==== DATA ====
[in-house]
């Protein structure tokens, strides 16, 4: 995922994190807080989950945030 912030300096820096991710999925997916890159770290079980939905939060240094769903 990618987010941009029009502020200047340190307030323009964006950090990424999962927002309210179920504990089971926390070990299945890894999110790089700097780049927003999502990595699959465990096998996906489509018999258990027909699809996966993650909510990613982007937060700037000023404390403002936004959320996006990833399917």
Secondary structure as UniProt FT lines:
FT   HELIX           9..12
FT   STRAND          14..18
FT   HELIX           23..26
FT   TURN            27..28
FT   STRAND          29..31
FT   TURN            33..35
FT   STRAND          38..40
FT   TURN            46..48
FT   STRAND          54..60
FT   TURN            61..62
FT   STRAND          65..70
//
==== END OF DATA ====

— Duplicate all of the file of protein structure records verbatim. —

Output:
[in-house]
């Protein structure tokens, strides 16, 4: 995922994190807080989950945030 912030300096820096991710999925997916890159770290079980939905939060240094769903 990618987010941009029009502020200047340190307030323009964006950090990424999962927002309210179920504990089971926390070990299945890894999110790089700097780049927003999502990595699959465990096998996906489509018999258990027909699809996966993650909510990613982007937060700037000023404390403002936004959320996006990833399917």
Secondary structure as UniProt FT lines:
FT   HELIX           9..12
FT   STRAND          14..18
FT   HELIX           23..26
FT   TURN            27..28
FT   STRAND          29..31
FT   TURN            33..35
FT   STRAND          38..40
FT   TURN            46..48
FT   STRAND          54..60
FT   TURN            61..62
FT   STRAND          65..70
//